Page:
Tender to Liberation and Inox engineering!

We have some beautiful davits on the boat now …. but we need a dinghy to hang in them and that is not a simple job!  Back in April when we did our flying visit to Umag, we went into the Novomar factory in Slovenia where we had looked a few years before for a dinghy for our last motor boat.  Novomar is a local Slovenian brand which is great value for money – the factory seems a bit odd at first as you think you are going into a deserted old warehouse, but the owner has stock of all types and sizes of boats – some beautiful luxury ranges which were not feasible for us, and some basic models which satisfied our needs pretty well.

Due to the space between the davits which was dictated by the design of the yacht, we need a relatively large dinghy as it had to rest on each davit.  However, we had already purchased the Yamaha 20hp four-stroke outboard engine ( which incidentally was the same weight as the 15hp model!) so the allowed weight was fixed to keep within the 150kg capacity of the davits.  We would have loved a dinghy with a centre console so we could have a proper seat and steering wheel, but this just wasn’t feasible.  In the end, we went for a 3m40 hard shell model – with an inflatable middle seat and a small locker seat in the bow.  One of the things we liked about the Novomar was the fact that the tubes were substantial and we hoped this would give us a better ride at high speeds in plane on the waves.

We picked the dinghy up ourselves from Slovenia – borrowing a trailer from the factory and taking it across the border into Croatia without incident towed behind the camper and attached the engine back at base in Umag.  Tender to Liberation was launched on the marina boat ramp for it’s maiden voyage of 100m back to the mother ship 🙂

Even at 3m40 (the biggest we could take from a weight point of view) the dinghy was too small to fit in the davits – which we knew already.  We needed to construct a stainless steel frame at the stern which would act as the davit pickup point – as well as building a reinforced pick up point in the bow.  We enlisted the services of the local stainless steel man – a master Inox craftsman by the name of Igor Babic who runs his own small Inox business Punta Nobis.  For anyone in Northern Croatia needing stainless steel work we can’t recommend Igor highly enough – he was a perfectionist with excellent engineering and design skills, far more than just a stainless steel welder, he worked with Ed on the technical design of what we affectionately called our torpedo launcher.  The structure was worked and re-worked numerous times until it fitted perfectly into the davits and snugly secured against the arms.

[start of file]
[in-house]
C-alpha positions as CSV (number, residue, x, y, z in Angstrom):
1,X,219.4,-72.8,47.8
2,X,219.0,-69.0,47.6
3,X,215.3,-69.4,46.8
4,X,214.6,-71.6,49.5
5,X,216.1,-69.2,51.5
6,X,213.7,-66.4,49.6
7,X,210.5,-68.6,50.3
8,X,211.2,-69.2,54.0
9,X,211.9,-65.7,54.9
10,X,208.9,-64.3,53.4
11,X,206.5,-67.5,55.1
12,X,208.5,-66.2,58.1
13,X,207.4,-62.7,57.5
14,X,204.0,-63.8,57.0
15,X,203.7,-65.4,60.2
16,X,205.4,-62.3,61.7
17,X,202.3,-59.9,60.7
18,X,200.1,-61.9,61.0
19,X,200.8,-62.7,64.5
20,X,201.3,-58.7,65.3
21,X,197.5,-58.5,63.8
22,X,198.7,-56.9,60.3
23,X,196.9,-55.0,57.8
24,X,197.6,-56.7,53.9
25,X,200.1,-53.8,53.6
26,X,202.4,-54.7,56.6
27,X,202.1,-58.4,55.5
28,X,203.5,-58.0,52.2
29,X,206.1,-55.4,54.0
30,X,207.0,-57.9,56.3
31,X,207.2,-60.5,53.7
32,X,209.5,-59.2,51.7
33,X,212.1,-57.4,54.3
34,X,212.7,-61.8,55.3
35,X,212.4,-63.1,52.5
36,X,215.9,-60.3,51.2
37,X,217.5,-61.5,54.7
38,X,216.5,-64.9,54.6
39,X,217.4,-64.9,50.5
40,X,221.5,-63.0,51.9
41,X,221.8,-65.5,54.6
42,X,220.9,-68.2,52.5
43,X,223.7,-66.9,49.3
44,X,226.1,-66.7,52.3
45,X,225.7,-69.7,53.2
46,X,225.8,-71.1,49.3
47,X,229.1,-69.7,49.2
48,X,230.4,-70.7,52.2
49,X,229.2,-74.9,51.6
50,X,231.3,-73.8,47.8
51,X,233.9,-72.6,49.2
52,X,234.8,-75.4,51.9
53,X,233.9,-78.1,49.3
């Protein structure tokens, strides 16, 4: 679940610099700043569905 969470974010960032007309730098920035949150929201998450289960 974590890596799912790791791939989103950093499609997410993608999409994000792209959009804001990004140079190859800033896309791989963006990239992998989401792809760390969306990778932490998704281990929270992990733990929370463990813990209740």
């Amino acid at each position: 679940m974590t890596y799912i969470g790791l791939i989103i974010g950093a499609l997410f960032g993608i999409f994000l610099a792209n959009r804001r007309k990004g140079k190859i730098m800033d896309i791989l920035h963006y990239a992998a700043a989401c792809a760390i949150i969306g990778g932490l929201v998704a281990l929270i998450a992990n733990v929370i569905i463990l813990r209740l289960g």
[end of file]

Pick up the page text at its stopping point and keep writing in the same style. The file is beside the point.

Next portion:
A few days after the torpedo launchers were completed, we needed to do some shopping and decided to take the dinghy over to the town to the local supermarket.  As is normal in the summer in Croatia, the sun was blazing down and as Ed sat patiently holding the dinghy on the quayside while I went shopping, he came to the conclusion that we really needed a bimini top!  We plan to use the dinghy for day trips out when we are laying at anchor – and laying in the blazing sun will not be good.  We enlisted the services of Igor again for another engineering project – and he designed and built a bimini frame and canvas structure.

The dinghy was completed with a modification to the bow locker to accommodate the fuel tank, the addition of a fuel pre-filter and priming pump, a beautiful little stainless steel claw anchor and a foldable dinghy ladder.  We’re all set now for a blast of speed when the feeling takes us and have the perfect little boat to go explore the small coves and bays we can’t reach with the yacht.

Can’t wait to get out there on the water!

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